Is Marco Rubio Capable of More Than Bromides?

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His smoothly delivered State of the Union response showed his major weakness as a speaker: the staleness of his rhetoric.



People say Marco Rubio is a good speaker. I see why they say it. He's warm. Polished enough. He has a nice smile. He exudes what seems like earnestness. If Arrested Development's Lucille 2 had to take a GOP presidential contender as her escort to a charity auction at the Balboa Bay Club, Rubio is the one she'd invite.

But I can hardly stand to hear him speak.

I'm a more consistent proponent of free-market policies than he is, I enjoy listening to old Ronald Reagan speeches, and I think government is too big. But listening to Rubio talk about all that?

It makes me feel like ... argh, it's hard to explain.

Do you know the feeling of hearing a song you like, but quickly realizing it's Muzak? Can you imagine being stuck on an island with a favorite novel, but the Cliffs Notes version? What if someone asked you to close your eyes and imagine how a fresh strawberry tastes, and then put a Jolly Rancher on your tongue? Listening to Rubio makes me feel like those things happened.

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Here's my imagined version of how his speeches are written: Milton Friedman's Free to Choose is condensed into a Reader's Digest article; that article is summarized in a standardized test for fifth graders with all the words above their reading level replaced; the students are asked to highlight the most important passages on their test sheet; those passages are copied onto note cards and sent to Florida, where they are focus-grouped on conservative octogenarians; the cards that test as most "familiar" are sent to the Rubio communications shop in D.C. and mashed up with whatever Ronald Reagan lines are on BrainyQuote.com.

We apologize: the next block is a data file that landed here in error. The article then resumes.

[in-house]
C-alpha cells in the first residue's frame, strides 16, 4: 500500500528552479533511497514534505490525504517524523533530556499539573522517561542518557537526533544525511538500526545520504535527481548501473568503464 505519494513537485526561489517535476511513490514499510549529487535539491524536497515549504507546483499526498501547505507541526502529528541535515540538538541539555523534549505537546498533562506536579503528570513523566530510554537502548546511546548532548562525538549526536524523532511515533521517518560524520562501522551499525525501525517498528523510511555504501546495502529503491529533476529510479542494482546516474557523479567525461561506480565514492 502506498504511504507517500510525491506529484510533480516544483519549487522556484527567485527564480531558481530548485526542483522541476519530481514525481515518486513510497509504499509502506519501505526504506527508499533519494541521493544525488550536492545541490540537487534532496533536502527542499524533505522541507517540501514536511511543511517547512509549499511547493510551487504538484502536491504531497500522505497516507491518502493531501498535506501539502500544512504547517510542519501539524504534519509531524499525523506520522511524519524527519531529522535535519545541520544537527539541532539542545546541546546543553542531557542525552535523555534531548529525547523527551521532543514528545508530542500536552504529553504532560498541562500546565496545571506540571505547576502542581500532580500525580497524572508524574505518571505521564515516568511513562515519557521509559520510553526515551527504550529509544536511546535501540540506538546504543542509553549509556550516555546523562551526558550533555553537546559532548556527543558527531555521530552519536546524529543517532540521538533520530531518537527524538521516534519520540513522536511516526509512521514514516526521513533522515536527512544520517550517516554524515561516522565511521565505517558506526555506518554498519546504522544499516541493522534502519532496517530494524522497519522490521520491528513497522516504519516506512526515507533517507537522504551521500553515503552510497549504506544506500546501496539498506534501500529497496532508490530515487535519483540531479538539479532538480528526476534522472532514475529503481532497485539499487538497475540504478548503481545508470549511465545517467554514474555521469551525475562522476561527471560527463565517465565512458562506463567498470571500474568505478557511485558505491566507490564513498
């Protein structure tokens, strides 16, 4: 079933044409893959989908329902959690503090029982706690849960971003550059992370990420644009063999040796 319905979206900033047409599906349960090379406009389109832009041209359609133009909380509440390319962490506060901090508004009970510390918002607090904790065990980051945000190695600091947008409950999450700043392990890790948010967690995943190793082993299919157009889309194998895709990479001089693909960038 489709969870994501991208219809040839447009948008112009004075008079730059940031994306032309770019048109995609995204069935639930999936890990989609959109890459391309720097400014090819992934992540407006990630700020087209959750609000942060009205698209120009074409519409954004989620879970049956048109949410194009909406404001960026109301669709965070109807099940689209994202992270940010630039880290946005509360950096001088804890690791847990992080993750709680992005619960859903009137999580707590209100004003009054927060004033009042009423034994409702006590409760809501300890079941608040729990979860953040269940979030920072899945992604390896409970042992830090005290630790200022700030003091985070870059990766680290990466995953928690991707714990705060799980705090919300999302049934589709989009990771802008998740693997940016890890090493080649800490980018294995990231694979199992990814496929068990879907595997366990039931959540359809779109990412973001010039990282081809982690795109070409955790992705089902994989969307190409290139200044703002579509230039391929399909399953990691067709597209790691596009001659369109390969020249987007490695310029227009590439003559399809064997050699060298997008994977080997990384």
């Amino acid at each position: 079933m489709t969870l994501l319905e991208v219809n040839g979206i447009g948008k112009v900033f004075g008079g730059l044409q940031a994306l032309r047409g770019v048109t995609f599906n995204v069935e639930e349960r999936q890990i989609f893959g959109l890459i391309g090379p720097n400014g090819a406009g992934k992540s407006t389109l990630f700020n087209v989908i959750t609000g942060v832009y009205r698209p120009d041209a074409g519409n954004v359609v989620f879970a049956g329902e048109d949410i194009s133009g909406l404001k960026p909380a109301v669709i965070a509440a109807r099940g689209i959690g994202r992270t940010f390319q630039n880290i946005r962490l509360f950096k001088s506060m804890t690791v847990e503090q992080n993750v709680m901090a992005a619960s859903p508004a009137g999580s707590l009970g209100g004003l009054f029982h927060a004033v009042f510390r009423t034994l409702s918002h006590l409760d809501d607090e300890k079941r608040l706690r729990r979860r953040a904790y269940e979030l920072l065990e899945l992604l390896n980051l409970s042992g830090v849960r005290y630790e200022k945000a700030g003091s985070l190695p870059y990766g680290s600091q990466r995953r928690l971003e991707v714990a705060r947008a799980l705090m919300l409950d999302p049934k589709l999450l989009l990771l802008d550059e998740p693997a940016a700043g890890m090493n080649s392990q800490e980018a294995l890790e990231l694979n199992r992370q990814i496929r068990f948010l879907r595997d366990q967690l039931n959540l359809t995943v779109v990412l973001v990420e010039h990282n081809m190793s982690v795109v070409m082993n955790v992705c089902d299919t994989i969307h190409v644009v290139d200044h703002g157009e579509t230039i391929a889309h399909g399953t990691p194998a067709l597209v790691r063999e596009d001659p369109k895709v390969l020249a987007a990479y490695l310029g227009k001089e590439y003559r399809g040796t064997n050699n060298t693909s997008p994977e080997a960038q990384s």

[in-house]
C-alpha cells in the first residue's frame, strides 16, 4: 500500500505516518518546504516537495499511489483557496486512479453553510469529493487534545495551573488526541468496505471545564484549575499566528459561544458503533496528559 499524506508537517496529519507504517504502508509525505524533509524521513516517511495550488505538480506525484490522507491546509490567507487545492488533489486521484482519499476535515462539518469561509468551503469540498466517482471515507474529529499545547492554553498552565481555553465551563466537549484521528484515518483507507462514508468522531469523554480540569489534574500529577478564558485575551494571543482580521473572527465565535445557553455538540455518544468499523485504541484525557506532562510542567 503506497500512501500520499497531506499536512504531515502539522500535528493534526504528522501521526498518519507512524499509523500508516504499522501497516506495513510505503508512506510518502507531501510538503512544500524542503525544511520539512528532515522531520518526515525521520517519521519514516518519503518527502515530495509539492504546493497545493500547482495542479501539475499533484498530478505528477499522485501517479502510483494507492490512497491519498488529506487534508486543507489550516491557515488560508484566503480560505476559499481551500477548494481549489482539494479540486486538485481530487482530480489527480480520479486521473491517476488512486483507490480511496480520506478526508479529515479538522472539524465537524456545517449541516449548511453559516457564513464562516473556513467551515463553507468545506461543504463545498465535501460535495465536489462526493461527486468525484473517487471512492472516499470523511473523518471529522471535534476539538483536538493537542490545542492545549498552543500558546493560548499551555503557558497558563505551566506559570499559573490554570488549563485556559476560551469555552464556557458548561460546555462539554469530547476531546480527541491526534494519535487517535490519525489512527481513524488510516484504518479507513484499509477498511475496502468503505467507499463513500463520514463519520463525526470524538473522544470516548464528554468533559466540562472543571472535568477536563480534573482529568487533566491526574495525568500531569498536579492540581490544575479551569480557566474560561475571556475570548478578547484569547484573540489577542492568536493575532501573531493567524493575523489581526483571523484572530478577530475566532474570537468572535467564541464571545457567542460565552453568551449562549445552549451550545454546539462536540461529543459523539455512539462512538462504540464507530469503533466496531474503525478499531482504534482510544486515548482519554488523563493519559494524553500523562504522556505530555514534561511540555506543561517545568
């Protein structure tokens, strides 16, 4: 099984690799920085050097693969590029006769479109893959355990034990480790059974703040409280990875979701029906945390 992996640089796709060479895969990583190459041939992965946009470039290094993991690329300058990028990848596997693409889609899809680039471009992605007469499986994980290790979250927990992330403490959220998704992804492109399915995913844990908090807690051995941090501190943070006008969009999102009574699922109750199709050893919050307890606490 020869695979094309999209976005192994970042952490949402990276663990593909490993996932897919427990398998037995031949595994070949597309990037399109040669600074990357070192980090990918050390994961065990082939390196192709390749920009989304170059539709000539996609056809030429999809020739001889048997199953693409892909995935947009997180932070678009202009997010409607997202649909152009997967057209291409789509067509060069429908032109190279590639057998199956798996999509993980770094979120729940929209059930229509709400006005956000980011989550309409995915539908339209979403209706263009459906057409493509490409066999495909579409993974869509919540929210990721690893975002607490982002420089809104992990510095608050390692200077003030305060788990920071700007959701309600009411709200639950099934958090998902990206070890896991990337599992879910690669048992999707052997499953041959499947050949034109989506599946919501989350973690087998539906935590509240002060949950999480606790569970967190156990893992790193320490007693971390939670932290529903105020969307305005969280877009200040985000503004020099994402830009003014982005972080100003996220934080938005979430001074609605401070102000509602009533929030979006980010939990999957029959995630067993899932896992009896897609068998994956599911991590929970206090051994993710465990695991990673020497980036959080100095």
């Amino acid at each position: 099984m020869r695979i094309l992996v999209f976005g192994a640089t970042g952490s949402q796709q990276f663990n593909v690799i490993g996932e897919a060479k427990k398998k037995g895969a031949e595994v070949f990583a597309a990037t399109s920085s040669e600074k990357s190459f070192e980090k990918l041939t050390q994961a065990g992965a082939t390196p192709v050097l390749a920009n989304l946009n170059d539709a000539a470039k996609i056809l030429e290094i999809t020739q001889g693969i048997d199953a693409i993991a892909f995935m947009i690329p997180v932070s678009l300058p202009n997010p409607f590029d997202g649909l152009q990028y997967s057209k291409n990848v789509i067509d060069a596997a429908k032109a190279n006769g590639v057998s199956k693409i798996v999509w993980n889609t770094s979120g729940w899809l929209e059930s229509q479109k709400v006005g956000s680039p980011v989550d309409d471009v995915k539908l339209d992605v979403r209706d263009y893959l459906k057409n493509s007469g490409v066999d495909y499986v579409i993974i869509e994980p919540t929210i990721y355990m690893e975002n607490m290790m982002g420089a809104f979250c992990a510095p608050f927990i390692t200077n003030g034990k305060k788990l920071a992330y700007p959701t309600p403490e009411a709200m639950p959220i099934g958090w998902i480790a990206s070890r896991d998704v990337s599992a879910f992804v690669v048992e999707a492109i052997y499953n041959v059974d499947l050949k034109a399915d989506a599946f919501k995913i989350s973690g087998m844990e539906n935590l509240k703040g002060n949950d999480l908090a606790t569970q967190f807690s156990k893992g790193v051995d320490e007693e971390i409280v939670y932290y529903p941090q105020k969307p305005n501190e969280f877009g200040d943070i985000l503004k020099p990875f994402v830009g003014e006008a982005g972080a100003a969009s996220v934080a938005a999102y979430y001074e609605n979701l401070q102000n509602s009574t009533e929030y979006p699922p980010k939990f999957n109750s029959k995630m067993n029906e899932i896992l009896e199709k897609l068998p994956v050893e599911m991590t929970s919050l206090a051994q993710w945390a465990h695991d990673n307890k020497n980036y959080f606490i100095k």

Voila! A speech.

That's what it feels like as I listen. What Rubio does best is movement-conservative boilerplate, so that's mostly what he does, but he doesn't make any effort to freshen up the ideas, or even to freshen up the rhetoric he uses to express the ideas. When he starts talking, it's like when the Dave Matthews Band song comes on, the one you liked the very first time you heard it 15 years ago, but then the guy across the hall played it on repeat for all of sophomore year, and now when the lyrics play you can't even conceive of them as words with a meaning.

Crash into me.

More government isn't going to help you get ahead. It's going to hold you back.

Remember how Bill Clinton's DNC speech outclassed every speaker at the RNC? His ability to explain relatively complicated concepts to a general audience without losing or boring them?

I don't think Rubio has that in him.

Oh, if you're already very familiar with the idea he's dumbing down you don't notice as much, because when hearing the Muzak you unconsciously supply what's missing in your head, but for folks who aren't already sold on Reaganesque-ism, and are now presented with a copy of a copy of a copy?

Our strength has never come from the White House or the Capitol. It's always come from our people. A people united by the American idea that, if you have a dream and you are willing to work hard, nothing should be impossible.

I mean, I agree with all of that. But isn't there a way to express it that doesn't sound so cliched and stale?

This quality I've described isn't unique to Rubio. At the RNC and the DNC last year, a lot of the lesser speakers annoyed me with their boilerplate. But for some reason, it bothers me more when I listen to Rubio than anyone else. It's like how bad acting from Keanu Reeves somehow seems especially bad. Or maybe it's that Rubio is so good at parts of public speaking, so the parts he is bad at seem glaring in juxtaposition? I can't say for sure. Does anyone else feel this way?

Maybe he's like the Beatles. We're just getting to know him, and he'll reveal unexpected depth with time. But I think he's like the Monkees, if their television show had aired in the mid-1990s instead.

Lots of smart people disagree. We'll see what happens.

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Conor Friedersdorf is a staff writer at The Atlantic, where he focuses on politics and national affairs. He lives in Venice, California, and is the founding editor of The Best of Journalism, a newsletter devoted to exceptional nonfiction.

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